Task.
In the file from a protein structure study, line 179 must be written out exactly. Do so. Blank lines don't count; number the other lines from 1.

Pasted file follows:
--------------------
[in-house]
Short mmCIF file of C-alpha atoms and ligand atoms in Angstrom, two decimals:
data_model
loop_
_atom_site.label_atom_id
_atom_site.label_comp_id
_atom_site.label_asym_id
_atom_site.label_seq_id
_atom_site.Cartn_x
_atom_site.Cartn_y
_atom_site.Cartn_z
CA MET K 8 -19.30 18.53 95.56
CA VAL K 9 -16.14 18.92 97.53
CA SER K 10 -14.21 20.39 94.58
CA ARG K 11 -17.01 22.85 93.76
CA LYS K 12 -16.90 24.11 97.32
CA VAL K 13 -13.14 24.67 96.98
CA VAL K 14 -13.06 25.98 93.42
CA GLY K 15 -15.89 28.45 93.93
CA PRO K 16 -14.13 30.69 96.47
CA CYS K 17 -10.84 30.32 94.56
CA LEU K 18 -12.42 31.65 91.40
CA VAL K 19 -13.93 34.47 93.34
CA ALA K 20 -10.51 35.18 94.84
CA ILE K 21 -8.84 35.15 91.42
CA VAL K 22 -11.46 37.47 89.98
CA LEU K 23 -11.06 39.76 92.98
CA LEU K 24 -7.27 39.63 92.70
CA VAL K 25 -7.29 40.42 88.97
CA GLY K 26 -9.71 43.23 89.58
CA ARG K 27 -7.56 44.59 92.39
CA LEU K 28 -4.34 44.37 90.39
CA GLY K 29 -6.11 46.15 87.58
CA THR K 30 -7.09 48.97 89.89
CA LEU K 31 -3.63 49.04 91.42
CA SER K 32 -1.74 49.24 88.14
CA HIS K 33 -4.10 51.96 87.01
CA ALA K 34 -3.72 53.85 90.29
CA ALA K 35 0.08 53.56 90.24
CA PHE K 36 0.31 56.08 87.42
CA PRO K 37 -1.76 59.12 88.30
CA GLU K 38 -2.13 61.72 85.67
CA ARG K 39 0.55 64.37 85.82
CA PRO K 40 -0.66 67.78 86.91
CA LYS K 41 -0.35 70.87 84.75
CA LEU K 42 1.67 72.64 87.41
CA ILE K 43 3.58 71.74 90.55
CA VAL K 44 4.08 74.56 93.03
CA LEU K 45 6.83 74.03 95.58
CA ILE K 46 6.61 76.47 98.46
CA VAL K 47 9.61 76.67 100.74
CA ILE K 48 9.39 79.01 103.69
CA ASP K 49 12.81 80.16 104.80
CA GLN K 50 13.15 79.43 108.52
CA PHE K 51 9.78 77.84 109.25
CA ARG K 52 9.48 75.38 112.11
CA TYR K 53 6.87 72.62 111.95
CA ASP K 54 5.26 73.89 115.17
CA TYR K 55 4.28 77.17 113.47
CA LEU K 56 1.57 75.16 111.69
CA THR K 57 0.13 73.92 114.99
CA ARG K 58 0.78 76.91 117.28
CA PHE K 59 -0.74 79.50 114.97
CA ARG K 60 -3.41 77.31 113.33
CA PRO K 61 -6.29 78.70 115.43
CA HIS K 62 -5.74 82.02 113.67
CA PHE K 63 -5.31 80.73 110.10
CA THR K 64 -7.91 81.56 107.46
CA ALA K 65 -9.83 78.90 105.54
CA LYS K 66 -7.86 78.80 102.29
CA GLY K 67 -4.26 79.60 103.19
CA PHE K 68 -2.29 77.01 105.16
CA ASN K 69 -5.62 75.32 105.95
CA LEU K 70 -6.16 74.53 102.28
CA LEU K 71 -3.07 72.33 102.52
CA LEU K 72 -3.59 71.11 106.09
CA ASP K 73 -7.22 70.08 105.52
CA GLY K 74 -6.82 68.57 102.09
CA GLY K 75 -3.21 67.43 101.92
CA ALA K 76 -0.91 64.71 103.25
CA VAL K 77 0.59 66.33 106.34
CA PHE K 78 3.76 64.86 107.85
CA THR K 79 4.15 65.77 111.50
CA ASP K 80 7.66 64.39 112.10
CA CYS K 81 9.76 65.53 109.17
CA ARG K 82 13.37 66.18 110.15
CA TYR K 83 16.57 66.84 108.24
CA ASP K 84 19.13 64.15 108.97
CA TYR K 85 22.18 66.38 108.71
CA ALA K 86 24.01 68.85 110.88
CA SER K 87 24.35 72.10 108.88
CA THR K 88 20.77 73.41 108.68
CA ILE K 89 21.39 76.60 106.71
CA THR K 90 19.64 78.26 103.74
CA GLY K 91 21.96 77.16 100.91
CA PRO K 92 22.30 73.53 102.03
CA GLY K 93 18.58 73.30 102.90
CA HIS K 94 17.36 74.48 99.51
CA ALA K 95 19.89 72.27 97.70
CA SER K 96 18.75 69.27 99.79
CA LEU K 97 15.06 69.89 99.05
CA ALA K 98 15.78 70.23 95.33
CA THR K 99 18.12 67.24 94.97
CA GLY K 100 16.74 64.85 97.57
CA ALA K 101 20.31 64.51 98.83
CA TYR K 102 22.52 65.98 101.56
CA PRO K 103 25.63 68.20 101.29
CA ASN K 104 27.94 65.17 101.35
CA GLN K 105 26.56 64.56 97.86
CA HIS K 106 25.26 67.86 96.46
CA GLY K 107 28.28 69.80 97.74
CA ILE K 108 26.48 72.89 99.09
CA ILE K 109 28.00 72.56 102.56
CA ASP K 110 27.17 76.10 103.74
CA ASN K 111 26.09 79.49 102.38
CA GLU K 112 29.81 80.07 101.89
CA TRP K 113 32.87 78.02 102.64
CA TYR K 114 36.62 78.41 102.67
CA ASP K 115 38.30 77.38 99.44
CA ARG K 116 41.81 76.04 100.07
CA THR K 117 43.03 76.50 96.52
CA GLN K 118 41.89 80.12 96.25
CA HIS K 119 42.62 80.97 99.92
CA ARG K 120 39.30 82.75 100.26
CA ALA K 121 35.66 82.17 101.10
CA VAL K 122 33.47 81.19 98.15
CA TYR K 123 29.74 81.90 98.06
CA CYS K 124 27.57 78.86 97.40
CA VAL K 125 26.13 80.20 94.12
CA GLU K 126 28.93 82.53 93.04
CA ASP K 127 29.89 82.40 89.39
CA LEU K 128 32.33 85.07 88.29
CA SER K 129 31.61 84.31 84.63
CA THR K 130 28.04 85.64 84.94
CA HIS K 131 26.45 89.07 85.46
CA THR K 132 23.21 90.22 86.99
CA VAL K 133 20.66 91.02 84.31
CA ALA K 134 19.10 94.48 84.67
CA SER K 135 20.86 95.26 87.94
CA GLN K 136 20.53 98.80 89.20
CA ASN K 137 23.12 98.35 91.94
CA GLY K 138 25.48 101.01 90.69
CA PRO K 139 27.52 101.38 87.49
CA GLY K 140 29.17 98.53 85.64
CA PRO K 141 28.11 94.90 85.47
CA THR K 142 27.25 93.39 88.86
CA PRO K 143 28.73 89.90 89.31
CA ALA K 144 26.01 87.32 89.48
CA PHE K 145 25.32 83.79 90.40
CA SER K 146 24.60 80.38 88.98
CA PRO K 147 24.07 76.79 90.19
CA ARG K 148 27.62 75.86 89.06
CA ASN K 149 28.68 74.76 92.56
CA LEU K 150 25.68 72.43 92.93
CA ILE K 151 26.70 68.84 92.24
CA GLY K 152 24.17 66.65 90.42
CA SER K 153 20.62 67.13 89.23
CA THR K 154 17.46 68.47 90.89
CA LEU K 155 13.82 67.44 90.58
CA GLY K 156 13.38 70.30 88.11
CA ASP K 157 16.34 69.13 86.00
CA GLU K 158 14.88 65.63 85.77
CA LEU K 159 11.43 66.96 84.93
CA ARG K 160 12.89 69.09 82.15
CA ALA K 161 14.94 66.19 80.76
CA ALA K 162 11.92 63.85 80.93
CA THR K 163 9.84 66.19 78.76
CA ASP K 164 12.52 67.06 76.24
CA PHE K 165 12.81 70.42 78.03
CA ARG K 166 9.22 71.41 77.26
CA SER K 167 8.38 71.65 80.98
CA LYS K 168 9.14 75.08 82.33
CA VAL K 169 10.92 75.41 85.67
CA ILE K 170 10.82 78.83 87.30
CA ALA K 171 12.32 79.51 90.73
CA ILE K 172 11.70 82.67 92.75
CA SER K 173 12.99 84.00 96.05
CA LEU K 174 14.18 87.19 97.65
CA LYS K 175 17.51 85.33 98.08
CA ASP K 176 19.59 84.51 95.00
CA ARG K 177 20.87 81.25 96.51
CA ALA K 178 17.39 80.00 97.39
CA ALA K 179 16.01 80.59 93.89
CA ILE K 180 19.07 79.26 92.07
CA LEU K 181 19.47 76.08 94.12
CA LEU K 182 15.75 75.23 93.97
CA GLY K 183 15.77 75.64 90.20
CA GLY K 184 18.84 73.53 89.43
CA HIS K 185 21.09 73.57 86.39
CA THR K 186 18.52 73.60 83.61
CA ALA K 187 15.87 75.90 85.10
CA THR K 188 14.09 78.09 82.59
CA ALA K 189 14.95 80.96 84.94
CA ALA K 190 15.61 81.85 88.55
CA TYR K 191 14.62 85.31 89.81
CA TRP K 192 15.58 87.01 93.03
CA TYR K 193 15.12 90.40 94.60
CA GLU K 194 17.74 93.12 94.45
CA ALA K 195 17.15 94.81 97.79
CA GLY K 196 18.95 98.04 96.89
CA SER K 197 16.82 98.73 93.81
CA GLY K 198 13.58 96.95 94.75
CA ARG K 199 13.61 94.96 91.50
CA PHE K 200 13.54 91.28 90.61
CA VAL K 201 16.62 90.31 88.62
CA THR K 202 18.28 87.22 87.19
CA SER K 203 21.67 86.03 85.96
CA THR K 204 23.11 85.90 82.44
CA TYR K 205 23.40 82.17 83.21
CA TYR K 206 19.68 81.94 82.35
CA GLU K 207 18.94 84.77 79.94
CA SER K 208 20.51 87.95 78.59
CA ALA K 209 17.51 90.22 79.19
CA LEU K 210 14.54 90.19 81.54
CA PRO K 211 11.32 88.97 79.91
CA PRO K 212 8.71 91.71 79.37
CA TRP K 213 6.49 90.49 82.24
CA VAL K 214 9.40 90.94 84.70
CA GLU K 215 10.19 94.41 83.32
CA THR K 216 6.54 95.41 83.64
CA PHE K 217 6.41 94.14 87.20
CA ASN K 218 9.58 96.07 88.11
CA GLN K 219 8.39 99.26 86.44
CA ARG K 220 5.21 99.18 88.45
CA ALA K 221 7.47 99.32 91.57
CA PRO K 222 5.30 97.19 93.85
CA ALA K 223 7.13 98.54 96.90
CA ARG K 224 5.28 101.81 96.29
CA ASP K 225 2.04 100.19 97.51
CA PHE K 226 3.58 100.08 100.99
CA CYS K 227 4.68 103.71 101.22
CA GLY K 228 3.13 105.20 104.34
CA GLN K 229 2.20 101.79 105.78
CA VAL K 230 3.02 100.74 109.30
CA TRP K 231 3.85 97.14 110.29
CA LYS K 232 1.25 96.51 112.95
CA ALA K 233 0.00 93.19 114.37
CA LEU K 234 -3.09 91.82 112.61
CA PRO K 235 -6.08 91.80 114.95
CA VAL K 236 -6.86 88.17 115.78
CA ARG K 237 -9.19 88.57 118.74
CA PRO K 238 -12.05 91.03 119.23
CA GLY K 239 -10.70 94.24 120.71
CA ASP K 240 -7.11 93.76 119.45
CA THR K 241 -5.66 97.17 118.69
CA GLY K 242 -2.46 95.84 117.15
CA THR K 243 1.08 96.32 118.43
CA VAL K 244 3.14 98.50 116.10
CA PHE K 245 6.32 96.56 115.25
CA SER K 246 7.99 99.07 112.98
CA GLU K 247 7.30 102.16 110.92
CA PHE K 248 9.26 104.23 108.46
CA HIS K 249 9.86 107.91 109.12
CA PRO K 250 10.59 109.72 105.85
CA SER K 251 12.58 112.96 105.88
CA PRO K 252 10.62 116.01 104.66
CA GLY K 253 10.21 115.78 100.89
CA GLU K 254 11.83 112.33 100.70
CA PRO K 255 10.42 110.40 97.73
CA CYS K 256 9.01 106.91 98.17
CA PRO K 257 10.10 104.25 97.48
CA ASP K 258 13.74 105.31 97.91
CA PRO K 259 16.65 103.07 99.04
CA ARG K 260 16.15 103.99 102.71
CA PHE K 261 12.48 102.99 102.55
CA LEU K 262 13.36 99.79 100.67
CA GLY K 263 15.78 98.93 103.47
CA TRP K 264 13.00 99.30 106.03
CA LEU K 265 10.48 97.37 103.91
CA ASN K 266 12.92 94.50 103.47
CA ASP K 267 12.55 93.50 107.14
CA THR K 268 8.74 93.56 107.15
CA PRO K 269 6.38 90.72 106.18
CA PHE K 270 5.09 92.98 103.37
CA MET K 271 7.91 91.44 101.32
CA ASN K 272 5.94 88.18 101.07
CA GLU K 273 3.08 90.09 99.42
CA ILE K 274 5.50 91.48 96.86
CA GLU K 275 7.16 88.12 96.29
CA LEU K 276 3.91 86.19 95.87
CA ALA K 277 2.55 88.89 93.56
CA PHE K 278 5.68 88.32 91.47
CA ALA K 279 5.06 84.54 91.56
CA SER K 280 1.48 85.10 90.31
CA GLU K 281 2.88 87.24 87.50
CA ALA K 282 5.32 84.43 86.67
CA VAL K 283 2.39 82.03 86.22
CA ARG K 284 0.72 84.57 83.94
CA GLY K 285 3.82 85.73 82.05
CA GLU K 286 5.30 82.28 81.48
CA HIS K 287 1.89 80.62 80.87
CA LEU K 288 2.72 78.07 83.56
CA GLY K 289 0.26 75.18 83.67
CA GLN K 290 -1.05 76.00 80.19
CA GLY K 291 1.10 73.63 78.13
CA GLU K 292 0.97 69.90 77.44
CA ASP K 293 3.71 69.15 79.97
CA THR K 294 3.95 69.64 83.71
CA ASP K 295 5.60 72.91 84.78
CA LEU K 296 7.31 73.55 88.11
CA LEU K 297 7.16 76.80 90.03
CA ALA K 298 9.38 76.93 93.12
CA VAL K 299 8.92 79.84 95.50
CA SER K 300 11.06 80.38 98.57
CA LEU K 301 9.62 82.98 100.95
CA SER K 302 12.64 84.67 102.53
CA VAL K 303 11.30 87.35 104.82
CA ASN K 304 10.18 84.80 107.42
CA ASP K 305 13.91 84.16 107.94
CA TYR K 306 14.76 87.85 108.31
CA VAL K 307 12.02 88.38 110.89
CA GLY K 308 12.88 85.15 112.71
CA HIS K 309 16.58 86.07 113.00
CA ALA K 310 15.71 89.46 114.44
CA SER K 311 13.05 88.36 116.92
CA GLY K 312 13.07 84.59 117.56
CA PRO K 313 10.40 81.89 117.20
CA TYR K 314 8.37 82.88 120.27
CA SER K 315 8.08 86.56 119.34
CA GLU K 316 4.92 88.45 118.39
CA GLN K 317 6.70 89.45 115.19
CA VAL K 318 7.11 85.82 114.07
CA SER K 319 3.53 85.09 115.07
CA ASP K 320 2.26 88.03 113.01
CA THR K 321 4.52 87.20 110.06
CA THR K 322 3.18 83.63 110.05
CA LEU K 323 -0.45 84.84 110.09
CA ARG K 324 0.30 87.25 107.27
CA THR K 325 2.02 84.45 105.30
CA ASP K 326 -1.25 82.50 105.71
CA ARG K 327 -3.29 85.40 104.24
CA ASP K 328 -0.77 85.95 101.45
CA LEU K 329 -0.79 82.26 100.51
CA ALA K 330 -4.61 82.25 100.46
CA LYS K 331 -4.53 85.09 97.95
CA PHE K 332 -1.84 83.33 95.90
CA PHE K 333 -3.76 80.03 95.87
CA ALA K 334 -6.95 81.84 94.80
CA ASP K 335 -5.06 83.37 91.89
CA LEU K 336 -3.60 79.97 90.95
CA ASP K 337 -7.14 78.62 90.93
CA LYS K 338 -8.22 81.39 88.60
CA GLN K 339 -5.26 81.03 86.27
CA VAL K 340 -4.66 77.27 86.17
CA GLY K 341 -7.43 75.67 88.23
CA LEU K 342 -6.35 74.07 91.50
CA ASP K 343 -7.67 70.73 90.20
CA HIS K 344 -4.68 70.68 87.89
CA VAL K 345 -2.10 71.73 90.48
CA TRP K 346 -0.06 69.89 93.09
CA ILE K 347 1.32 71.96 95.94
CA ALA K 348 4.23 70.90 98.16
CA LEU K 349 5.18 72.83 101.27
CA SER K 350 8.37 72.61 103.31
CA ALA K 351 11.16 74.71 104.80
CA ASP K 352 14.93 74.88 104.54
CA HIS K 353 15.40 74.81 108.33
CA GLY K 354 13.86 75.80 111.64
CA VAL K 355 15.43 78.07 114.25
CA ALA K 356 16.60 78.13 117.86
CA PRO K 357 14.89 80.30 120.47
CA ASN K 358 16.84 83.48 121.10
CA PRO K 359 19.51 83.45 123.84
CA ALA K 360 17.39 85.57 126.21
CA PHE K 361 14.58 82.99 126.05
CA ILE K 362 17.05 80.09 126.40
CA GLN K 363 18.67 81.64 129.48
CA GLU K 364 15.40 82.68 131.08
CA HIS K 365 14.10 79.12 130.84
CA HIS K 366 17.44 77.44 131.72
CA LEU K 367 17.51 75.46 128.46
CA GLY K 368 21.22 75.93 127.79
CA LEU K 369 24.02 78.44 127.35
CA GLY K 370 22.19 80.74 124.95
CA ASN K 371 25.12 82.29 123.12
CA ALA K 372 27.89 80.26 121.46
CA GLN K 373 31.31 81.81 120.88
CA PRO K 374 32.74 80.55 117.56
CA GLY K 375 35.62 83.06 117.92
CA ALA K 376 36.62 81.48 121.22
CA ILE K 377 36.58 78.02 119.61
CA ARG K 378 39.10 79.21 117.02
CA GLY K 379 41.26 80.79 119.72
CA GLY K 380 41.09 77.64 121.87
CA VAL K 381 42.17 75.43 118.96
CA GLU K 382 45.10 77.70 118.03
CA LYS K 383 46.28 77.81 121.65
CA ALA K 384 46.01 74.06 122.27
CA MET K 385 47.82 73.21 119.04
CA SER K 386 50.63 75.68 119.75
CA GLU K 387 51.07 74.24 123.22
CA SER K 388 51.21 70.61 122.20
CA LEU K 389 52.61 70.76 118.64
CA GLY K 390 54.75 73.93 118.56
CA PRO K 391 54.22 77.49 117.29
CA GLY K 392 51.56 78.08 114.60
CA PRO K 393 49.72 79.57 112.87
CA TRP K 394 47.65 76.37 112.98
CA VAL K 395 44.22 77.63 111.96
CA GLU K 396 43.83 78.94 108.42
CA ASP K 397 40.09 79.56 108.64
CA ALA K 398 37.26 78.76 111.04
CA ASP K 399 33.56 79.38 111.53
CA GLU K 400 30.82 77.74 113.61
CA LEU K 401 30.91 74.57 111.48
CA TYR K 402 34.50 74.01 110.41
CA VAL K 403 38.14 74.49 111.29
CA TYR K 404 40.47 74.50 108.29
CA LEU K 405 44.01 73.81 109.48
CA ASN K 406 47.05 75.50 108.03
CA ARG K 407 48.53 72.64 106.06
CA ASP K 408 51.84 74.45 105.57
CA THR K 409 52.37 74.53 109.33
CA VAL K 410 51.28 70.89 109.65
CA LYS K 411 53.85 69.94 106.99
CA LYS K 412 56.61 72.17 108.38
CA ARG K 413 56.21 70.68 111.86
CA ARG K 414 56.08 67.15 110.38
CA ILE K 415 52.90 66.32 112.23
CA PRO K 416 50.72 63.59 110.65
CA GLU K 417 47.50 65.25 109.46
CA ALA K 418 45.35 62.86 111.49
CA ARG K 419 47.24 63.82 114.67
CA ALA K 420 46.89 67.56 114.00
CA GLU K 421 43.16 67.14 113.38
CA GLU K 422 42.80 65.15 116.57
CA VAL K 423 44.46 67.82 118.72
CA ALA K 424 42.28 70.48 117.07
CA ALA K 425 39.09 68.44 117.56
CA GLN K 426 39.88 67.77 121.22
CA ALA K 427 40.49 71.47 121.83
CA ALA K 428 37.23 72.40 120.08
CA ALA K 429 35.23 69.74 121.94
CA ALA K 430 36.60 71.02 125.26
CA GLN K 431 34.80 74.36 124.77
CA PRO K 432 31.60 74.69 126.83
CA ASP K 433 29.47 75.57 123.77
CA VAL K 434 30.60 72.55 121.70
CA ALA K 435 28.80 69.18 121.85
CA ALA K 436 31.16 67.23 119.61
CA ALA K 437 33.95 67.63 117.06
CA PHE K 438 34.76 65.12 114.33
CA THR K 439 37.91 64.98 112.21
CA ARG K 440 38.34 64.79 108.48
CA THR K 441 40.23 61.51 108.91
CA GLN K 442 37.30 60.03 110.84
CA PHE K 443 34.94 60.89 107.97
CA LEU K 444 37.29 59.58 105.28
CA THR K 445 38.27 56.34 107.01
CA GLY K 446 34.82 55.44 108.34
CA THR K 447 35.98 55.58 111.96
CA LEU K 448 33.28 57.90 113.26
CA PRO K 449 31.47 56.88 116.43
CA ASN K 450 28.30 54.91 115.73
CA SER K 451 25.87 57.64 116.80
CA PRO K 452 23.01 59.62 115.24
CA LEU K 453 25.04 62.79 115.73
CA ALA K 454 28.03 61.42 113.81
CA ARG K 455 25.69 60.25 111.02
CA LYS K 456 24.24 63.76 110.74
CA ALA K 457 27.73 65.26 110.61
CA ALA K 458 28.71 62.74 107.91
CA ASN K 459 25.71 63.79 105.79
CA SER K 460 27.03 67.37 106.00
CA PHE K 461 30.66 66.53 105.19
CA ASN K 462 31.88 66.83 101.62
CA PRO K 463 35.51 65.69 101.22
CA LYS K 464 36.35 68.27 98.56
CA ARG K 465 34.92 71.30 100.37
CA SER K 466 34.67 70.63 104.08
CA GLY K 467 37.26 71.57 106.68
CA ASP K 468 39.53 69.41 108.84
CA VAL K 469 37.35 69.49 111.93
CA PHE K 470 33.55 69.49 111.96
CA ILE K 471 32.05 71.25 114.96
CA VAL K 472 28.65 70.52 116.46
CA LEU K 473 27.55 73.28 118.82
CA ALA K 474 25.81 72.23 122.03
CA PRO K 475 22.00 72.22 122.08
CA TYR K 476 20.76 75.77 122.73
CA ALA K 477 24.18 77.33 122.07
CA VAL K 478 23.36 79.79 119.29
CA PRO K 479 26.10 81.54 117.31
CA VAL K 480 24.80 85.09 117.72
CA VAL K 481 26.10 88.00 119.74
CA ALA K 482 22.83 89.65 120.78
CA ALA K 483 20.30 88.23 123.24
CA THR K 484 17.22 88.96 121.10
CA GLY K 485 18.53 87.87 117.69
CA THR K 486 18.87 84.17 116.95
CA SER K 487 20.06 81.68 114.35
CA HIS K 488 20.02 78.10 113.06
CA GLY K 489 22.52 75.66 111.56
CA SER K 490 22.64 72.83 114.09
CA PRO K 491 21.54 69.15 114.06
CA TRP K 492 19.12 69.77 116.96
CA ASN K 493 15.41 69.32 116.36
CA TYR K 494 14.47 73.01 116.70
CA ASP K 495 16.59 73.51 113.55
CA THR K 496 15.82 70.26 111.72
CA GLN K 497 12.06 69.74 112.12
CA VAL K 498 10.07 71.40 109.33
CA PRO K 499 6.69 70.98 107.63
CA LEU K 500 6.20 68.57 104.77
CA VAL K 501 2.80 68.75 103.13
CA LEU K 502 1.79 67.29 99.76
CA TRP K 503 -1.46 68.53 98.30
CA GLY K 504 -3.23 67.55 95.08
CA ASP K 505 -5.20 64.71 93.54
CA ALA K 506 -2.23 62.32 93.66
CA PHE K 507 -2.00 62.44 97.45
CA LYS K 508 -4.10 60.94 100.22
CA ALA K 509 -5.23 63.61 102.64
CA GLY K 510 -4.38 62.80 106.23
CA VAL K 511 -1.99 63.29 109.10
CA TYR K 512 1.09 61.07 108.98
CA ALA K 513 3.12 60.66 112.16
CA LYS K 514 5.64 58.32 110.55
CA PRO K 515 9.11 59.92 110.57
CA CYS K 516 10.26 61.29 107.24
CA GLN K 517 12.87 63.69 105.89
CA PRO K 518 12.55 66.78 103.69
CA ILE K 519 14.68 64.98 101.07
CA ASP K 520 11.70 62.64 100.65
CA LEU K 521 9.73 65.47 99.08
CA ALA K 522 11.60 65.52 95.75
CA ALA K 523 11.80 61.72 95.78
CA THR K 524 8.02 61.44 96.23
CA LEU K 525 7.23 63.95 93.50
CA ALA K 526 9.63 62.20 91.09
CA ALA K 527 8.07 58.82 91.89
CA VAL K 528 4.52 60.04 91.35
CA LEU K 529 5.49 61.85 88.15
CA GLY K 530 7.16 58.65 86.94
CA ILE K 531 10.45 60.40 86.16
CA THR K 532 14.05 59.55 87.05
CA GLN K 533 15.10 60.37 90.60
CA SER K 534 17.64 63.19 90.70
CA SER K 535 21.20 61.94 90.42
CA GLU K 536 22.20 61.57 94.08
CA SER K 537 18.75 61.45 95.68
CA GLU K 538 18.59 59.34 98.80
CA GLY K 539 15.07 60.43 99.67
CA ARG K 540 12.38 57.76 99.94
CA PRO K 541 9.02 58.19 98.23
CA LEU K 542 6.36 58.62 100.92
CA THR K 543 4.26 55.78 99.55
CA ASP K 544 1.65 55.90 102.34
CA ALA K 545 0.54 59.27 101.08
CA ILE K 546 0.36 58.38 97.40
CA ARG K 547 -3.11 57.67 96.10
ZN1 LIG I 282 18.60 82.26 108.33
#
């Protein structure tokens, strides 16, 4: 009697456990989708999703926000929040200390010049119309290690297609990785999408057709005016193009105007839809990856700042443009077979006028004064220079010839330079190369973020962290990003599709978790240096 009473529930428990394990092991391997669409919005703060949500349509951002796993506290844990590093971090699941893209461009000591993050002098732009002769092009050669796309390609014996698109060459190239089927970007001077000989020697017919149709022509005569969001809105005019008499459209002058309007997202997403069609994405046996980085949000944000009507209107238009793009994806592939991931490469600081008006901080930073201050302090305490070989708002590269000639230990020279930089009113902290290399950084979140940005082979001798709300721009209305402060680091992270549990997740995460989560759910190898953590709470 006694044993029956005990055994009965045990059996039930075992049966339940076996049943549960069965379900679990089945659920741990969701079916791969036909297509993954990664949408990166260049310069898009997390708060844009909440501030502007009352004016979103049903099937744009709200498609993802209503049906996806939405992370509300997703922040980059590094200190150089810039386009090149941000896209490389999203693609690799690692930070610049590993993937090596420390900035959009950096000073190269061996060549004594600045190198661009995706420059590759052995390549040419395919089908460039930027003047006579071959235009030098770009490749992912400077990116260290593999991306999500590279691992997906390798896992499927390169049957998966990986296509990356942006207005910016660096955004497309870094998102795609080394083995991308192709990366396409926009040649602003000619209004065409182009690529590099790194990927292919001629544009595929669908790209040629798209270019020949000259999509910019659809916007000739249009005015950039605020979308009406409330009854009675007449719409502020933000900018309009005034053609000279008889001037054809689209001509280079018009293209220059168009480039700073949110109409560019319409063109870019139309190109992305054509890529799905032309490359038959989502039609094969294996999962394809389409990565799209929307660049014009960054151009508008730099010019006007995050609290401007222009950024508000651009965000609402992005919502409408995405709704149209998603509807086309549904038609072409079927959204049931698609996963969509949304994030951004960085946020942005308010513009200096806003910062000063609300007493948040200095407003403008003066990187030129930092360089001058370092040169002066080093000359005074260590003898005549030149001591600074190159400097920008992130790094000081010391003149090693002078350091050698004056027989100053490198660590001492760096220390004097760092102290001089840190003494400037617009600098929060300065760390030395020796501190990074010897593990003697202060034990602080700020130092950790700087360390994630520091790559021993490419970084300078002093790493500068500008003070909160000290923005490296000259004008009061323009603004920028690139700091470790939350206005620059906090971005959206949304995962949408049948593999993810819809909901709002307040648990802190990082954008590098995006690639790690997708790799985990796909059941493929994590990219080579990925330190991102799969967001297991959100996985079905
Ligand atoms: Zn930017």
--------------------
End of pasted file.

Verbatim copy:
CA LYS K 175 17.51 85.33 98.08